Pinch Gut or Arbor or Adamsville is in Red Lion or Dallastown or, uh, actually York Township
Adamsville United Methodist Church’s Jon Butcher promotes the church’s annual apple festival in this 2007 file photo. The church serves as the center of the York Township village of Adamsville. Background: Red Lion’s towering Fairmont Park off the beaten track, York County cigars: ‘They contained a vast amount of nicotine’ and LBJ’s, Lady Bird’s visit a high point in Dallastown’s history.
The village of Adamsville also has been called Pinch Gut and Arbor.
Its location, like its name, is also hard to pinpoint. Maybe it’s near Red Lion. Maybe Dallastown. It’s actually in York Township, somewhere between Route 24 and Route 214.
One hundred years ago – perhaps because it was near a lot of places – it was bustling with cigar factories and a dairy and a ballfield… .
Today, community activity takes place around the well-known-outside-York Kline’s weaving factory and Adamsville United Methodist Church. It’s main street makes a complete circle but parts of its infield is overgrown.
Here’s a York Daily Record story, part of an At Home In … series from 1996, that tells more about this intriguing community:
The tiny village of Adamsville nestles in a valley beyond the boundaries of Dallastown and Red Lion.
Some folks might be aware the little hamlet once was known to the U.S. Postal Service as Arbor, the name given to a road that winds its way several miles through the rural setting between routes 24 and 214.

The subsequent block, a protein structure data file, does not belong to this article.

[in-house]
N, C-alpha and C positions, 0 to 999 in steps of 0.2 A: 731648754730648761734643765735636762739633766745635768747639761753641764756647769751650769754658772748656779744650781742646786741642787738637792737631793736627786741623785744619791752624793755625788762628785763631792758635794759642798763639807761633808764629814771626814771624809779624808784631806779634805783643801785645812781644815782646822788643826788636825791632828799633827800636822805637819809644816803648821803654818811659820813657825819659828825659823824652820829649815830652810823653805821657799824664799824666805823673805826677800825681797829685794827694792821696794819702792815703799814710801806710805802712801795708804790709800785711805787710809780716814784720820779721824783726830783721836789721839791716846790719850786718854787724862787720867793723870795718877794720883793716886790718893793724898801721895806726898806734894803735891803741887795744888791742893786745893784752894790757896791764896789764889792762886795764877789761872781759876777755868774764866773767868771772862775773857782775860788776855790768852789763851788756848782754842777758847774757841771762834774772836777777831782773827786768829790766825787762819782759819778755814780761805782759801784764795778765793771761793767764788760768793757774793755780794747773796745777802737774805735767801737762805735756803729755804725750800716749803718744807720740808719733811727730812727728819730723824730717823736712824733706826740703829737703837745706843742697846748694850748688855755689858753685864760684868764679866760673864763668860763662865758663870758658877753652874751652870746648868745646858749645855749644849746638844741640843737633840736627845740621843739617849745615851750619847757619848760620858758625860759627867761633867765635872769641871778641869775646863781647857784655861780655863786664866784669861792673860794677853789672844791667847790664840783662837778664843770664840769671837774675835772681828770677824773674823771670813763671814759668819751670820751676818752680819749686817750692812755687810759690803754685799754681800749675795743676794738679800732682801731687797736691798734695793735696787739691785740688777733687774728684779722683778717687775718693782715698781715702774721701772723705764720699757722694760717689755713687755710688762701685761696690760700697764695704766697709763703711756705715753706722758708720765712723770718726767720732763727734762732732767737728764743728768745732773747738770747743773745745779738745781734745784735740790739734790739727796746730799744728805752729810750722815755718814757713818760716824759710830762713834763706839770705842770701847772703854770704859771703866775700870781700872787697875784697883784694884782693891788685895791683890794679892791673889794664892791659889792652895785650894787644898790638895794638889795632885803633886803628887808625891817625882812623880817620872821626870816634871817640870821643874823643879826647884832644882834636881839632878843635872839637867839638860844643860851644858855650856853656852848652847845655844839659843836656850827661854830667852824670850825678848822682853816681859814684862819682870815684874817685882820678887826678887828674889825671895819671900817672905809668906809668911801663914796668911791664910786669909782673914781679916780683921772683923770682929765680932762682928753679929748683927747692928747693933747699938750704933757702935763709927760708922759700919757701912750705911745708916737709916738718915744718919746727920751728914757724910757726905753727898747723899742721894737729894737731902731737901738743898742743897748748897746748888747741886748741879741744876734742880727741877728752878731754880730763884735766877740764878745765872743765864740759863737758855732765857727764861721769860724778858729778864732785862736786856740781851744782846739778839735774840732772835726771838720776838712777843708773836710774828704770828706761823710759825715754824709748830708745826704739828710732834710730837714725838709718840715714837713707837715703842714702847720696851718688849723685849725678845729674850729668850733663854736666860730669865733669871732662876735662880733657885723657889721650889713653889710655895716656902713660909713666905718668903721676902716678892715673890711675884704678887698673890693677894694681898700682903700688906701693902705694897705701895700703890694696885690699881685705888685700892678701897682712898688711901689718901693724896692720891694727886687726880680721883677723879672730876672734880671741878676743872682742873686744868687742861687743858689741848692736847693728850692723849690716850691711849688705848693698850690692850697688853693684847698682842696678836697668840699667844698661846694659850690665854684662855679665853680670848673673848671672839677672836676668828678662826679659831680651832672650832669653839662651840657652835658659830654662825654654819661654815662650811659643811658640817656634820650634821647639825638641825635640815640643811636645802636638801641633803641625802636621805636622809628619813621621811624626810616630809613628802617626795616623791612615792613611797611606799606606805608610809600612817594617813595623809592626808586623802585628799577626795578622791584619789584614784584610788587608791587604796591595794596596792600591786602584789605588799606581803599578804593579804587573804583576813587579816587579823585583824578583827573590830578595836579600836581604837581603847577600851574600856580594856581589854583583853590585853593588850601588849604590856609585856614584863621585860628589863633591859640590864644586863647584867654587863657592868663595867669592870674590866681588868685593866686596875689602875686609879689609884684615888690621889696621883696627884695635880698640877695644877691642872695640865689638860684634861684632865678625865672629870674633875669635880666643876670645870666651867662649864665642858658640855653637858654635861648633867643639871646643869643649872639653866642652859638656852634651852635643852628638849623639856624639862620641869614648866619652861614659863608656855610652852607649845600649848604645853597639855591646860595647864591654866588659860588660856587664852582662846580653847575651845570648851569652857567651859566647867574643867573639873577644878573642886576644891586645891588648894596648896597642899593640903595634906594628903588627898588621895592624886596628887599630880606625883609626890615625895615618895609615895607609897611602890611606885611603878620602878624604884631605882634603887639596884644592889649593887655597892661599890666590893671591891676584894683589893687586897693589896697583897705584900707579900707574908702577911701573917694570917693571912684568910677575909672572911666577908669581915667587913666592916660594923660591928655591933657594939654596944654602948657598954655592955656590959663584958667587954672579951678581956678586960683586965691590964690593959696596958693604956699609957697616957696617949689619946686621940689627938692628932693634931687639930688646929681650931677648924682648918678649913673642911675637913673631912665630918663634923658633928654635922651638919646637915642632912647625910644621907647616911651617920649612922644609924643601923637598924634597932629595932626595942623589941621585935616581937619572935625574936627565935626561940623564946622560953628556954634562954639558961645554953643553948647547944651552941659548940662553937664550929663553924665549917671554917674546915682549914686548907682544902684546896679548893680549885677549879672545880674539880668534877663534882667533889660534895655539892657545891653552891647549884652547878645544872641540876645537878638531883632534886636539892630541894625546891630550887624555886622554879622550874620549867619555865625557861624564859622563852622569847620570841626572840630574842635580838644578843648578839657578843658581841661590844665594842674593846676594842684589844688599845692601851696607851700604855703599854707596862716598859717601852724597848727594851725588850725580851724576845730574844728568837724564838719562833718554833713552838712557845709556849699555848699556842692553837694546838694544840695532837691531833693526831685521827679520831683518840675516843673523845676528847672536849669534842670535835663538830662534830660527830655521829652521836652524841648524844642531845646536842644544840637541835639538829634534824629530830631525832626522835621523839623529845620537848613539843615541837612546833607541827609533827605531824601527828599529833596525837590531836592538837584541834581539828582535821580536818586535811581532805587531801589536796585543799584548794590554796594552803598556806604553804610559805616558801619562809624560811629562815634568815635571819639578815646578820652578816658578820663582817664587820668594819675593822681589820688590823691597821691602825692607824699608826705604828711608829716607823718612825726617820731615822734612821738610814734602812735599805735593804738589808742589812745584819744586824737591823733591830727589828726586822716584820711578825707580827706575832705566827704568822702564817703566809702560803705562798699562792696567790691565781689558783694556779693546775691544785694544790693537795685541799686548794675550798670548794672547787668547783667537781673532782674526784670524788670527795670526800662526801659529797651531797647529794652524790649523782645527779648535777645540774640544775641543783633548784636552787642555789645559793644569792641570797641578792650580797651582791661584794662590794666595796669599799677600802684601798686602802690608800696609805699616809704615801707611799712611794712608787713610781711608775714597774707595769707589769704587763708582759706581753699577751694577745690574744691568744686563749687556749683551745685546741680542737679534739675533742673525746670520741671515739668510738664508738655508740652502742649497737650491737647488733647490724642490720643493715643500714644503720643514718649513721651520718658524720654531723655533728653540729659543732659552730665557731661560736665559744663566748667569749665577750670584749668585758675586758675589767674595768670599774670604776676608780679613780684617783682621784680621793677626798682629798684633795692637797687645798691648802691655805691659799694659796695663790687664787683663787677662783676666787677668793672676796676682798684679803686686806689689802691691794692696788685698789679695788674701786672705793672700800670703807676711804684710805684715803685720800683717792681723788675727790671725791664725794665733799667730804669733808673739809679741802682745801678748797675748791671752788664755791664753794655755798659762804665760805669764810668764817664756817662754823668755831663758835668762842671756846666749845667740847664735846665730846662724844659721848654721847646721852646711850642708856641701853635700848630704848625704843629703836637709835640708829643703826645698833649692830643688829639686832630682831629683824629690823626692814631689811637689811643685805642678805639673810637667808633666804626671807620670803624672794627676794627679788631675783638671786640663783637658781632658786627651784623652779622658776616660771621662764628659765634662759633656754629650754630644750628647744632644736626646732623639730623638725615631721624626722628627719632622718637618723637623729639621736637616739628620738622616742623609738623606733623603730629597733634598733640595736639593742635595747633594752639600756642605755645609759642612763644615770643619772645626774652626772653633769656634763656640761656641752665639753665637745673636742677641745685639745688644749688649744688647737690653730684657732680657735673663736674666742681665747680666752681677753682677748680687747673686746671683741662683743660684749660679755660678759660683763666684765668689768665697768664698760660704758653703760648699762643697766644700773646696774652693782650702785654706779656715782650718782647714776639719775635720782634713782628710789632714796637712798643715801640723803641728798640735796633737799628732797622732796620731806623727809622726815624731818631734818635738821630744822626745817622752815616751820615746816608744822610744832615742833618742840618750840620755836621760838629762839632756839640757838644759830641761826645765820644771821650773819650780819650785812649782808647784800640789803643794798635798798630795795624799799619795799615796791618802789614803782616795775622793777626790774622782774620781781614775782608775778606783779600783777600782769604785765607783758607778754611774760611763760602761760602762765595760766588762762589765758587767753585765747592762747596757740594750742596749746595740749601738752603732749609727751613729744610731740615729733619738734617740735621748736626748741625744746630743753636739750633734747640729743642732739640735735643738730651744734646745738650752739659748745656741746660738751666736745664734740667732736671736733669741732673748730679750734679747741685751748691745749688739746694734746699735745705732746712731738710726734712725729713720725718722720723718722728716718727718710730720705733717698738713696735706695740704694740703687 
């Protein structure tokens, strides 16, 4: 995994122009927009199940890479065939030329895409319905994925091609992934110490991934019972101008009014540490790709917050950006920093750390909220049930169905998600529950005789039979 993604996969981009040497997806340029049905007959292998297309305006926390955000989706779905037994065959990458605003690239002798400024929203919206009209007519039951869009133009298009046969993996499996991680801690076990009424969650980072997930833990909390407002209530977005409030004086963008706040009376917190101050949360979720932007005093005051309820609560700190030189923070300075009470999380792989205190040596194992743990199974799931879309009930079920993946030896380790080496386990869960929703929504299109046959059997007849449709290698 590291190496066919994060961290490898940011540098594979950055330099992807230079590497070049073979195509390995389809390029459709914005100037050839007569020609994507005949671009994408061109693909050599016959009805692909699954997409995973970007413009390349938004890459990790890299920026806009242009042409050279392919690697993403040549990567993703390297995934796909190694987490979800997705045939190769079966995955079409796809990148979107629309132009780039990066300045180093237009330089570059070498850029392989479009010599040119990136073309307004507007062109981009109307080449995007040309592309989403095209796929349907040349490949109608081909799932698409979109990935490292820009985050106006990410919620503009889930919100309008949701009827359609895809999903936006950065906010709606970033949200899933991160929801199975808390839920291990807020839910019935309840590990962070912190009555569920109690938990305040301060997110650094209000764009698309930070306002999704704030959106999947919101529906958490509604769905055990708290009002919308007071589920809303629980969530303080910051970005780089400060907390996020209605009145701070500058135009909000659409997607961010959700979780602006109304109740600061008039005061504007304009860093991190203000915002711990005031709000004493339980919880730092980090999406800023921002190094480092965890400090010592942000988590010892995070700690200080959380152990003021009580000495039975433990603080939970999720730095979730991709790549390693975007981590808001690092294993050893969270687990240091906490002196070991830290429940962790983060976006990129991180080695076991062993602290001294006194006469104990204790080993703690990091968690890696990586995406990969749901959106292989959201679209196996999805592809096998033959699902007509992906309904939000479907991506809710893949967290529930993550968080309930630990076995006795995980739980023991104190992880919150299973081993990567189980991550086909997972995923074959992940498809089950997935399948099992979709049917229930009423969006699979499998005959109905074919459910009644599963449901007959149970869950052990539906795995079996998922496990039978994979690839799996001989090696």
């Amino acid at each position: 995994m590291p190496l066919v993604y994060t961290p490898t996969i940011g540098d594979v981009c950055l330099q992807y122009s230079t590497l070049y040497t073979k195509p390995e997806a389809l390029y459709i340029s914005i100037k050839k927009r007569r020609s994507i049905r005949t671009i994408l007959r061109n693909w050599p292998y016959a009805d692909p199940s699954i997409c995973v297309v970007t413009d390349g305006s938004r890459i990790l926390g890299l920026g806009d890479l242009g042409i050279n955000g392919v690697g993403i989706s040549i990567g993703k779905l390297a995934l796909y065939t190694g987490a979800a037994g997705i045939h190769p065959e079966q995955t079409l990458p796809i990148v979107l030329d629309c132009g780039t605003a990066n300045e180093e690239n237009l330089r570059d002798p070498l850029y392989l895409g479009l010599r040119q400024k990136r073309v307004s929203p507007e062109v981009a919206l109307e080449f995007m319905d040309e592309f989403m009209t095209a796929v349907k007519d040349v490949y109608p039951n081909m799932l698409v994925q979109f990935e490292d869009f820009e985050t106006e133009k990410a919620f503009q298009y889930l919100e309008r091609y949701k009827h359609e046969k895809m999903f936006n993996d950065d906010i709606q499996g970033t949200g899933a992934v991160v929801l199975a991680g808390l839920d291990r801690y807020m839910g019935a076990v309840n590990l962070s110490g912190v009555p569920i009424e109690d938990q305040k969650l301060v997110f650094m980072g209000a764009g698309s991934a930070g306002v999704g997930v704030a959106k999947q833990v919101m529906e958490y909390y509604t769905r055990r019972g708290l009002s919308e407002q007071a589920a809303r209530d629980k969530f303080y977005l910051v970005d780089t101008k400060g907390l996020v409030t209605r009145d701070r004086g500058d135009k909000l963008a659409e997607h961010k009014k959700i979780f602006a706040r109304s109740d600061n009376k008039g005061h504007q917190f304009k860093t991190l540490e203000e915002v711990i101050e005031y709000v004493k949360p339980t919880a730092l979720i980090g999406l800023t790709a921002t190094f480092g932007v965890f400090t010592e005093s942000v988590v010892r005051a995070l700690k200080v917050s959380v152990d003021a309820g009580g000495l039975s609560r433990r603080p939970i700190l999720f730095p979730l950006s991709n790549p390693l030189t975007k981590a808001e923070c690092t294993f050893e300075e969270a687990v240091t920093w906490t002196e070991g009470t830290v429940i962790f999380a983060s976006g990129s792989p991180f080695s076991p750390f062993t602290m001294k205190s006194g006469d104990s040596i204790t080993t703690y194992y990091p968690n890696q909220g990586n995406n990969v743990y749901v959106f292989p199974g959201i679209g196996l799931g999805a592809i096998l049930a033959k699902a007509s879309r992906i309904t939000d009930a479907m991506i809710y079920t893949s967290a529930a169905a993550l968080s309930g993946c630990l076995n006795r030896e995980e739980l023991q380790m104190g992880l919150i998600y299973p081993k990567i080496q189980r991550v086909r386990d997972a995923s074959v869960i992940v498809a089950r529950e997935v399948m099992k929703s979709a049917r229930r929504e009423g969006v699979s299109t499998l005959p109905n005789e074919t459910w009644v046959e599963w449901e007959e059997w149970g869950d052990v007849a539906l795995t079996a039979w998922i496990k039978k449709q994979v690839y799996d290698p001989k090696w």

But few, except those native to the area, are familiar with yet a third name for the village Pinch Gut.
Charles Reigart Jr., who has lived in the same Adamsville house for all of his 88 years, said the name Pinch Gut goes back to the early 1900s. The odd reference apparently originated in Springvale, a similar rural community in Windsor Township southeast of Red Lion.
The legend goes that a family moved from Adamsville to Springvale, the children believing they had left the country and arrived in “the big city,” Reigart said.
Two young sisters, when asked by a small friend where they lived previously, said they had come from Adamsville. Curious, the friend inquired how big the place was, and one of the girls, attempting to illustrate, simply pinched the skin across her abdomen.
Other than farms, a few houses, a half-dozen cigar factories, a store, church and a school, not much else existed in Adamsville a century ago. By mid-century, the village would have a dairy, a butcher shop and limited industry.
Today, houses occupy much of what was open space on the slopes leading out of Adamsville. Residential development branches out in all directions from the crossroads of South Duke and Franklin streets.
Reigart was born in an era when cigar shops abounded in the Red Lion-Dallastown area. Many families ran their own tobacco operations from their houses, producing cigars marketed by differing brand names. His father, Charles Reigart Sr., employed 15 people in a cigar shop that stood next to the house his parents built in 1903-04.
Others Reigart remembers were a second floor factory atop Emmanuel Stiles’ general store and another along Franklin Street operated by Guy Keemer. Others were in first floor rooms or basements of houses in the community.
A two-room school for children in grades one to eight opened about 1910 in the meadow along Arbor Drive. It closed in 1949 with the construction of the York Township Elementary School at Spry within what would become the Dallastown Area District. The school stands today, its original shape still intact, but it has been converted to a two-family residential structure.